Weekend Planner: October 10–12, 2009
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Weekend Planner: October 10–12, 2009

Urban Planner is Torontoist’s guide to what’s on in Toronto, published every weekday morning, and in a weekend edition Friday afternoons. If you have an event you’d like considered, email all of its details—as well as images, if you’ve got any—to [email protected].

20091010urbanplanner.jpg Photo of Morro and Jasp by Alex Nirta, courtesy of Harbourfront Centre.

FAMILY: If you’re spending some quality time with the kids this long weekend, head down to Harbourfront Centre for HarbourKIDS: Respect. This three-day festival is geared towards children ages five to twelve and will feature activities themed around the idea of respect. The roster for this weekend’s festival includes musical entertainment by ex-Moxy Früvous member Mike Ford and the Canadian indie band Rock Plaza Central who recently collaborated with a Grade 3 class at a Toronto Island school, along with theatrical performances by Morro and Jasp (who will not be addressing issues related to puberty), arts and crafts, and interactive workshops. Harbourfront Centre (235 Queens Quay West), Saturday, Sunday, and Monday 11 a.m.–5 p.m., FREE.
MUSIC: Another show is happening after the recent week-long series of sunset performances in Kensington Market by Reena Katz as part of her each hand as they are called project—which you may remember in the wake of last spring’s funding debacle involving the Koffler Centre for the Arts. As part of a project that celebrates Katz’s personal connection to the market with relation to sexuality, gender, and culture, Christine Duncan’s Element Choir will perform in the scaffolding at sunset. The choir, whose performances centre on vocal experimentation and structured improvisation, will be led by Duncan, who will employ a unique visual code of hand signals to address the theme of the complexities of communication amongst diverse communities. Kensington Market (scaffolding on the south side of Nassau Street at Augusta Avenue), Saturday 6:44 p.m., FREE.
FUNDRAISER: On a weekend when most of us will be filling our faces, a local man is going to pull a school bus across Yonge-Dundas Square in an effort to raise awareness for the student hunger problem in Toronto—because we all know that hungry kids don’t make for good learners. As part of Pulling For The Hungry, Conor Kelly, who weights in at 190 pounds, will pull a 28,000 pound school bus across the square—that’s nearly 150 times his weight (we ate breakfast this morning so we can do the math). All proceeds from the event will go towards the Toronto Foundation for Student Success, which is the official charity of the Toronto District School Board. In addition to the bus pull that is happening at 2 p.m., the event will also feature live entertainment, games, and giveaways. Yonge-Dundas Square (2 Dundas Street East), Saturday 10 a.m.–3 p.m., FREE.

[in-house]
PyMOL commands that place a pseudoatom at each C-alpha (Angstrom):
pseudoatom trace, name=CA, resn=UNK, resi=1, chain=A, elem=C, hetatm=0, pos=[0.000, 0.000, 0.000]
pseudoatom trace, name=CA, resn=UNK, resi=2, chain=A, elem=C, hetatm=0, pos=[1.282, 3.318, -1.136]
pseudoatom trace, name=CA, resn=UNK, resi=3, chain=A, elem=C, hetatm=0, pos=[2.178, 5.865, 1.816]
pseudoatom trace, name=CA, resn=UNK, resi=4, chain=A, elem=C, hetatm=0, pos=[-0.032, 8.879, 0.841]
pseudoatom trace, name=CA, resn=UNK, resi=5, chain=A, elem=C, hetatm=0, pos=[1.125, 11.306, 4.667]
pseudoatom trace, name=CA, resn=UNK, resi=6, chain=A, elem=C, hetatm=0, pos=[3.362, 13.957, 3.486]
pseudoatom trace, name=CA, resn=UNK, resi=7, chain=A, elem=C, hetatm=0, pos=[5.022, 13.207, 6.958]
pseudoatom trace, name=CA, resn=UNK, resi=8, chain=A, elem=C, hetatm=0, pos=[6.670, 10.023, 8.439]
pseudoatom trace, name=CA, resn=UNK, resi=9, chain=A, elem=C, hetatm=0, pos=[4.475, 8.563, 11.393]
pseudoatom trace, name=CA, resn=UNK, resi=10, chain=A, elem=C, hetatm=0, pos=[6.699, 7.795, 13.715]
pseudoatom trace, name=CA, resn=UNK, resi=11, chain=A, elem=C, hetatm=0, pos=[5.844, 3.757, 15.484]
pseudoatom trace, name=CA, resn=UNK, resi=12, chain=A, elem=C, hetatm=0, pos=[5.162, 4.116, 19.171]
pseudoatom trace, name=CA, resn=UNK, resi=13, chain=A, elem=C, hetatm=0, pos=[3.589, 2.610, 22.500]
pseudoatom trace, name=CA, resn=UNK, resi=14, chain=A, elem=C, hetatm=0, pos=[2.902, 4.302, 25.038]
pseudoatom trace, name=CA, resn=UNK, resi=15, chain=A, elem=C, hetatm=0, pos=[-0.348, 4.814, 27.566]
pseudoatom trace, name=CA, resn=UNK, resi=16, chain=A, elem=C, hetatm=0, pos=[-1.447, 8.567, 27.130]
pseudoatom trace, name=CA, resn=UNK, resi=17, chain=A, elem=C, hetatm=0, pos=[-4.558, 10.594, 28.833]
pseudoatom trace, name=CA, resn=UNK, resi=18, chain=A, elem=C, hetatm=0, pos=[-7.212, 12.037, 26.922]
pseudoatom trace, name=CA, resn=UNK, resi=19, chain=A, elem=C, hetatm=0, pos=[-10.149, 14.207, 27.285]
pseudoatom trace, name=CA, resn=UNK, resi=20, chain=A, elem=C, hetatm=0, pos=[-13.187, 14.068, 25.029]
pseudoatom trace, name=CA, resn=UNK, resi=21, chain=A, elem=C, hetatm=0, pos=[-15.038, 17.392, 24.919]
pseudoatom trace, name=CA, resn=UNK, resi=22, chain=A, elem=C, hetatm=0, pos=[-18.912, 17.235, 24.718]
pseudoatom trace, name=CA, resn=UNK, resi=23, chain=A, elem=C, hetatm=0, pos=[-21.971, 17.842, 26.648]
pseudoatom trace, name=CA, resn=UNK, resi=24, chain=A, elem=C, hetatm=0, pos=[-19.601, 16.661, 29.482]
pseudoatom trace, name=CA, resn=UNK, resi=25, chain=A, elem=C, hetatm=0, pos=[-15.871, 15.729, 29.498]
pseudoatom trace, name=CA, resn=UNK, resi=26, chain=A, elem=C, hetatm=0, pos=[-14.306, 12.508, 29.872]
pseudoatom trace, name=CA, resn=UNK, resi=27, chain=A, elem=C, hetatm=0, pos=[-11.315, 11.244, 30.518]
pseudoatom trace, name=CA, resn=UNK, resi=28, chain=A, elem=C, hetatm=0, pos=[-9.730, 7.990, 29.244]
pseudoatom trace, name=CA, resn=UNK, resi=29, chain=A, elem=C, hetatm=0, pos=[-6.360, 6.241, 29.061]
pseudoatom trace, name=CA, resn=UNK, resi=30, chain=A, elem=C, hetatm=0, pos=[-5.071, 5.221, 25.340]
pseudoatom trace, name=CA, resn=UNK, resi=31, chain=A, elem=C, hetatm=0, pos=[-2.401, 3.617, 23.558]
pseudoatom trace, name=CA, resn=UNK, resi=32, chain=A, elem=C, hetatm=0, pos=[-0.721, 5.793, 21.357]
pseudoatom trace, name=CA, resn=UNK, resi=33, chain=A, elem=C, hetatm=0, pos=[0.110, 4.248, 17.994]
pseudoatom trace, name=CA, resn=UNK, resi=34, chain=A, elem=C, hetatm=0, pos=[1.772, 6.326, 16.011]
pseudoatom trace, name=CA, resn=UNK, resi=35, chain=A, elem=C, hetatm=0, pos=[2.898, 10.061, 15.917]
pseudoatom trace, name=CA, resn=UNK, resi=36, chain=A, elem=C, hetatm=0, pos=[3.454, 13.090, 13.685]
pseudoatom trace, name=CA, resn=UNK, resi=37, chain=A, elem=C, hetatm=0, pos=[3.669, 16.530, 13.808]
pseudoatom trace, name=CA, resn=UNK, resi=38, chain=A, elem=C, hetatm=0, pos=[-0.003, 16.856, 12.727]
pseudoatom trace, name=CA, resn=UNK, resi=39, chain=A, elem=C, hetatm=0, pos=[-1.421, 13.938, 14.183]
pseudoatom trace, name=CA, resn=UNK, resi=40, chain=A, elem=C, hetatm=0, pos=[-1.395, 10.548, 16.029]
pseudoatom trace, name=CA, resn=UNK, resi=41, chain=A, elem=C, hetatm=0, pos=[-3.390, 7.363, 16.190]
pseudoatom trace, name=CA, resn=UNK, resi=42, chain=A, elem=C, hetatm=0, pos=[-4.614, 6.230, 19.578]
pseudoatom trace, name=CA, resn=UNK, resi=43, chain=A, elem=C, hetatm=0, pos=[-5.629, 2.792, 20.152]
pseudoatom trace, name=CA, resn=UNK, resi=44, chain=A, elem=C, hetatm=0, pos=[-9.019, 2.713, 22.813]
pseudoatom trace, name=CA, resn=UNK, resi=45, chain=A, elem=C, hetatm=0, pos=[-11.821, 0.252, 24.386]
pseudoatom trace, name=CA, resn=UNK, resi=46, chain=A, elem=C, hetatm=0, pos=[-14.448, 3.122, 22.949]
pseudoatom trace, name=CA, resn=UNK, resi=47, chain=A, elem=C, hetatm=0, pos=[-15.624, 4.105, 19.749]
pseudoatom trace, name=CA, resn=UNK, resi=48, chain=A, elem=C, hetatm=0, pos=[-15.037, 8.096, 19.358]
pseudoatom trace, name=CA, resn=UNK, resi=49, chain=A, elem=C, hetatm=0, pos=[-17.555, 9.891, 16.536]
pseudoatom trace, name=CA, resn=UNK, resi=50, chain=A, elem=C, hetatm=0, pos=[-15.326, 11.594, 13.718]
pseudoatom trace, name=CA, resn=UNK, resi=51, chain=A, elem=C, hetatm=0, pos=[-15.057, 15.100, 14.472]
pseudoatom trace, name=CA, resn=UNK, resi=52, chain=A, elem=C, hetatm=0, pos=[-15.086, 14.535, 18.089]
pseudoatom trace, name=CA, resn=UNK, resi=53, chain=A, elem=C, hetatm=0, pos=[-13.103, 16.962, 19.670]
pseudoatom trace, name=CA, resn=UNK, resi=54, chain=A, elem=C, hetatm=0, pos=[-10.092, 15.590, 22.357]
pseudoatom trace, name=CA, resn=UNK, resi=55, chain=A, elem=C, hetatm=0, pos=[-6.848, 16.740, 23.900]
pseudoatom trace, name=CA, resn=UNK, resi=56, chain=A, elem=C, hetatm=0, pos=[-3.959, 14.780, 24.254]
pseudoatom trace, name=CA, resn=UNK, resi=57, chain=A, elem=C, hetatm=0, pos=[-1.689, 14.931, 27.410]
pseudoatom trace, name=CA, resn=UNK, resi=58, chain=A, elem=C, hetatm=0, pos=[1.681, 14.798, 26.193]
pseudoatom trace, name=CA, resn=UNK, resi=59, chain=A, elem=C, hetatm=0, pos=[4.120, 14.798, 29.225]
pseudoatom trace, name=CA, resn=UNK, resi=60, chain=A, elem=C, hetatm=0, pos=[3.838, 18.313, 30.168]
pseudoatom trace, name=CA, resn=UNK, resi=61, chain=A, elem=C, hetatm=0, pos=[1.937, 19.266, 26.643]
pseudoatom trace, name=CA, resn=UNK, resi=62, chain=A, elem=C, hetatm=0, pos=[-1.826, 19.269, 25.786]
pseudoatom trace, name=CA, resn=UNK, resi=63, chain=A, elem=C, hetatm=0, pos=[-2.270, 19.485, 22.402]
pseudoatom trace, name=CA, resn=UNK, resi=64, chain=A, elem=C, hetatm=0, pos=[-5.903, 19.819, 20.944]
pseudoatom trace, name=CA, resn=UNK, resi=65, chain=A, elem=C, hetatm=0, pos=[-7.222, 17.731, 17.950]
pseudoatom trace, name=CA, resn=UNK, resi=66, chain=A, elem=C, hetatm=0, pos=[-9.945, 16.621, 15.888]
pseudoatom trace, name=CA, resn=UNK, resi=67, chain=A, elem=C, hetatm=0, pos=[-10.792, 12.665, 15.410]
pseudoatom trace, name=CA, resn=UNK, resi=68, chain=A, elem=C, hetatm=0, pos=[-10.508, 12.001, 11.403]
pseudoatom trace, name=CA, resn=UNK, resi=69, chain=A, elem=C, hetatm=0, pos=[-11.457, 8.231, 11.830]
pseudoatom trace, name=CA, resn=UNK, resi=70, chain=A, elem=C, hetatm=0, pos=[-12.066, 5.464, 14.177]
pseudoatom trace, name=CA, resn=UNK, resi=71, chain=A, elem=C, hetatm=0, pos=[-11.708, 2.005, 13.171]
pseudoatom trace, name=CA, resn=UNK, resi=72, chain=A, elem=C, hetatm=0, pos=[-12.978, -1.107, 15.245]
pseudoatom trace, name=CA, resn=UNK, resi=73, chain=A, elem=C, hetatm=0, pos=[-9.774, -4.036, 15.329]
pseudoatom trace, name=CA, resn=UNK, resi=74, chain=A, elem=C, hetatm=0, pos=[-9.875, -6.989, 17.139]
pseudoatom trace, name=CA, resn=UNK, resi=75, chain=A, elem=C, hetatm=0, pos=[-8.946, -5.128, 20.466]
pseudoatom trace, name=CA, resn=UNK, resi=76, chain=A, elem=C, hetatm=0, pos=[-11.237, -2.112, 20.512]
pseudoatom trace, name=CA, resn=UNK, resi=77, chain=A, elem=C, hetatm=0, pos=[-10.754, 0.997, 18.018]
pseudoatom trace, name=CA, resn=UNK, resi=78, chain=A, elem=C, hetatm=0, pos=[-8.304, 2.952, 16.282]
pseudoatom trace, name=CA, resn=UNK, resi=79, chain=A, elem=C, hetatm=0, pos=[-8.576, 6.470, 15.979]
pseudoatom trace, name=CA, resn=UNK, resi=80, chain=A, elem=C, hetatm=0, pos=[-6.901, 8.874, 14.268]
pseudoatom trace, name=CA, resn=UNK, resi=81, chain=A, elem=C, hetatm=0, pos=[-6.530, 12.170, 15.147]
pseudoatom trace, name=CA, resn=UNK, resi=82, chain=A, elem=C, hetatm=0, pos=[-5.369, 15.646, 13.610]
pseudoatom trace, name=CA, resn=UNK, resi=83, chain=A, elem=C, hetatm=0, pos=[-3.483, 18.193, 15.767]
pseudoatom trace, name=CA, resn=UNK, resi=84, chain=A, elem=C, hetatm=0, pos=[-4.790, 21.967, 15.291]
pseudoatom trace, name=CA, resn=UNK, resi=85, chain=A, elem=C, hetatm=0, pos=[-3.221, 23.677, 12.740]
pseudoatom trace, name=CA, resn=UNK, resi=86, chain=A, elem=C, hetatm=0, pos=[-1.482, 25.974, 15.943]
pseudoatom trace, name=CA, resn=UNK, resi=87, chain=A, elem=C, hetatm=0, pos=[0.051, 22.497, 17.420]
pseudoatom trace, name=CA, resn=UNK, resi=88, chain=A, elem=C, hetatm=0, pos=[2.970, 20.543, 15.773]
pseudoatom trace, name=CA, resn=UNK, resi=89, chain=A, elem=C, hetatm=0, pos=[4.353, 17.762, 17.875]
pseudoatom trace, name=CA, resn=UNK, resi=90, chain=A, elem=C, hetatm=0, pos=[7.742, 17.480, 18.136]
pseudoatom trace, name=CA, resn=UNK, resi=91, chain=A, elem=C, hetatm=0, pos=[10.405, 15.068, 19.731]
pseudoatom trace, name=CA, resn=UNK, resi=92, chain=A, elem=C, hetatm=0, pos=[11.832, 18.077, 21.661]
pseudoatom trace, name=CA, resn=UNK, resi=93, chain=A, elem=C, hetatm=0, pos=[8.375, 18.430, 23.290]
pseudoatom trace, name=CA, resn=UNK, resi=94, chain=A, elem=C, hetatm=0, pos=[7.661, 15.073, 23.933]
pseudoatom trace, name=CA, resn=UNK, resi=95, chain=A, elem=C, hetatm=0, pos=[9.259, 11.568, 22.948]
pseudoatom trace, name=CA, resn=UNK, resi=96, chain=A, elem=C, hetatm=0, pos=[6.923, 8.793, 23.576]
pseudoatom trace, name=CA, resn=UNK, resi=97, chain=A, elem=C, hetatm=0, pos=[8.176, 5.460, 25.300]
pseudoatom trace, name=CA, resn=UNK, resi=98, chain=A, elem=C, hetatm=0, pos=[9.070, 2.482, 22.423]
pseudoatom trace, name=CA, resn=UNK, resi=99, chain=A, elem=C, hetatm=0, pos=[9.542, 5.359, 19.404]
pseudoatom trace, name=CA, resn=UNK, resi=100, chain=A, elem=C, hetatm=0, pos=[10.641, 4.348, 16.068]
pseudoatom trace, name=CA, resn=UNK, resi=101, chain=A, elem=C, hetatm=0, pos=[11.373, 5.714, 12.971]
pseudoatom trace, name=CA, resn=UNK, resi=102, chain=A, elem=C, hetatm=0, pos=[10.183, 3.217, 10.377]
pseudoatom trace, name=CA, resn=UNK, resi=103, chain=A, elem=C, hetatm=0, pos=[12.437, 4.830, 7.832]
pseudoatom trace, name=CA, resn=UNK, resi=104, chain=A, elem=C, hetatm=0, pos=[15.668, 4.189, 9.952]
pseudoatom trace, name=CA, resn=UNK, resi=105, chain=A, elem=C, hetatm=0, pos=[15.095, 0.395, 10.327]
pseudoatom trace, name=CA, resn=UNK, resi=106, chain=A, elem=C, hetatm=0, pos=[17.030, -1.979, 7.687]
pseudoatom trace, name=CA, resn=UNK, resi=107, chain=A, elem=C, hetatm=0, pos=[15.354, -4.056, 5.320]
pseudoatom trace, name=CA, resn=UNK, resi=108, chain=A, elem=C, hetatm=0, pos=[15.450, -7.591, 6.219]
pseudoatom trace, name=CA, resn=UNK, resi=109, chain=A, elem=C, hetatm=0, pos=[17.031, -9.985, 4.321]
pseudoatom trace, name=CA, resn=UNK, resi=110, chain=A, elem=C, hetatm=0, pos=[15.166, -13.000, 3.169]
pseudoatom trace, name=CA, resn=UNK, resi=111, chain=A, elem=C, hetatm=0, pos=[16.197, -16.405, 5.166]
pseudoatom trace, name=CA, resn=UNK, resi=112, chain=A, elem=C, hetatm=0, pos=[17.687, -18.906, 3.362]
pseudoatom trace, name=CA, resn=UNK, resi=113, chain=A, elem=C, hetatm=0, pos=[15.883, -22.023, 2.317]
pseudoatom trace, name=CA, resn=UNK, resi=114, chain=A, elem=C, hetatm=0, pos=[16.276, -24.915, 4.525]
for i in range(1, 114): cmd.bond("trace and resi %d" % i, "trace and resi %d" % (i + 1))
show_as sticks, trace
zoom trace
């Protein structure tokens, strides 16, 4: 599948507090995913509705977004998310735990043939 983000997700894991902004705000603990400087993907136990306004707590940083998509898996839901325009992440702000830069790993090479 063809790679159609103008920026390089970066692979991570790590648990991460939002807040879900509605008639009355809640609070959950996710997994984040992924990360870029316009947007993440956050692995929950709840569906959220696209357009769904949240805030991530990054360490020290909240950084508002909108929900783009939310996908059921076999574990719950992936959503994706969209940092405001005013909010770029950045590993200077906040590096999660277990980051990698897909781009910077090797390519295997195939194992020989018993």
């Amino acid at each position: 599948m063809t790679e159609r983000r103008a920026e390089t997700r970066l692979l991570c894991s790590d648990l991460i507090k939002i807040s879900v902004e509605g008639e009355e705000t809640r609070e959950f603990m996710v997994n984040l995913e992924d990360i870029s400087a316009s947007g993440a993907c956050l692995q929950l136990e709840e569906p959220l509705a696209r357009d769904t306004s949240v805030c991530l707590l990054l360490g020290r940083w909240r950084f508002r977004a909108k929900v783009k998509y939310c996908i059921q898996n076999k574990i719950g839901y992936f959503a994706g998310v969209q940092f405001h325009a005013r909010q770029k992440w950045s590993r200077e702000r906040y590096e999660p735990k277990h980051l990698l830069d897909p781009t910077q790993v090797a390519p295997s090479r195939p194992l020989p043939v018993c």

FILM: Vancouver-based artist Alex MacKenzie is bringing his homemade hand-cranked 16 mm film projector to town for the first time this weekend to present an array of handmade and hand-processed emulsions. As part of The Wooden Lightbox: a Secret Art of Seeing, MacKenzie explores the history of cinematic apparatus and technique through live performance. With ten chapters over four reels, MacKenzie manipulates the speed and direction of the action by the rate and direction in which he is cranking the projector, while images are distorted and partially obscured using coloured gels. CineCycle (behind 129 Spadina Avenue), Saturday 8 p.m., $8.
FUNDRAISER: Ladyfest Toronto, a non-profit, grassroots, DIY collective that aims to promote urban feminism, is hosting an Arthur Russell tribute night with live entertainment and a screening of Wild Combination. The event will feature Alanna Stuart, Lisa Bozikovic, Brooke Manning, and Anna Linda Siddall, along with members of the Bicycles, the Adorables, Township Expansion, and Ghost Bees to name a few. Plus, in honour of the harvest season, your five bucks will also get you a bowl of seasonal soup and homemade corn bread. All proceeds will go towards making this year’s Ladyfest (November 25–29) completely wheelchair accessible. The Tranzac (292 Brunswick Avenue), Saturday 9:30 p.m., $5.
FOOD: Get your gorge on this weekend and make it a hassle-free holiday with Thanksgiving dinner at Black Creek Pioneer Village. It will be a traditional three-course feast—1860s style—complete with all of the fixin’s made from local ingredients, including Ontario turkeys and seasonal veggies. The new Black Creek Historic Brewery, which opened in June, will also be doling out pints of their new Pumpkin Ale. Before you go home to take a nap, be sure to take a walk around the village to check out the pumpkin patch and fall foliage. Black Creek Pioneer Village (1000 Murray Ross Parkway); Sunday and Monday at 1:00, 3:30, and 6:00 p.m.; adults $45.17, children $22.58 (includes parking and admission to the village). Email [email protected] for reservations.
THEATRE: Over the past decade, The Laramie Project, which portrays the 1998 hate-crime murder of Matthew Shepard, a gay student in Laramie, Wyoming, has been one of the most performed plays in North America. Now the epilogue, The Laramie Project: 10 Years Later is being performed in Toronto for one night only, coinciding with performances in more than 120 theatres worldwide to mark the eleventh anniversary of Shepard’s death. The epilogue, which continues to highlight the violence and prejudice that individuals in the LGBT community face, focuses on the long-term effects of the murder on the town of Laramie. It includes new and follow-up interviews with many of the individuals from the original piece, including the convicted murderer and family members of the victim. All proceeds from the Toronto show will benefit The 519 Church Street Community Centre. Bread & Circus (299 Augusta Avenue), Monday 7 p.m., by donation.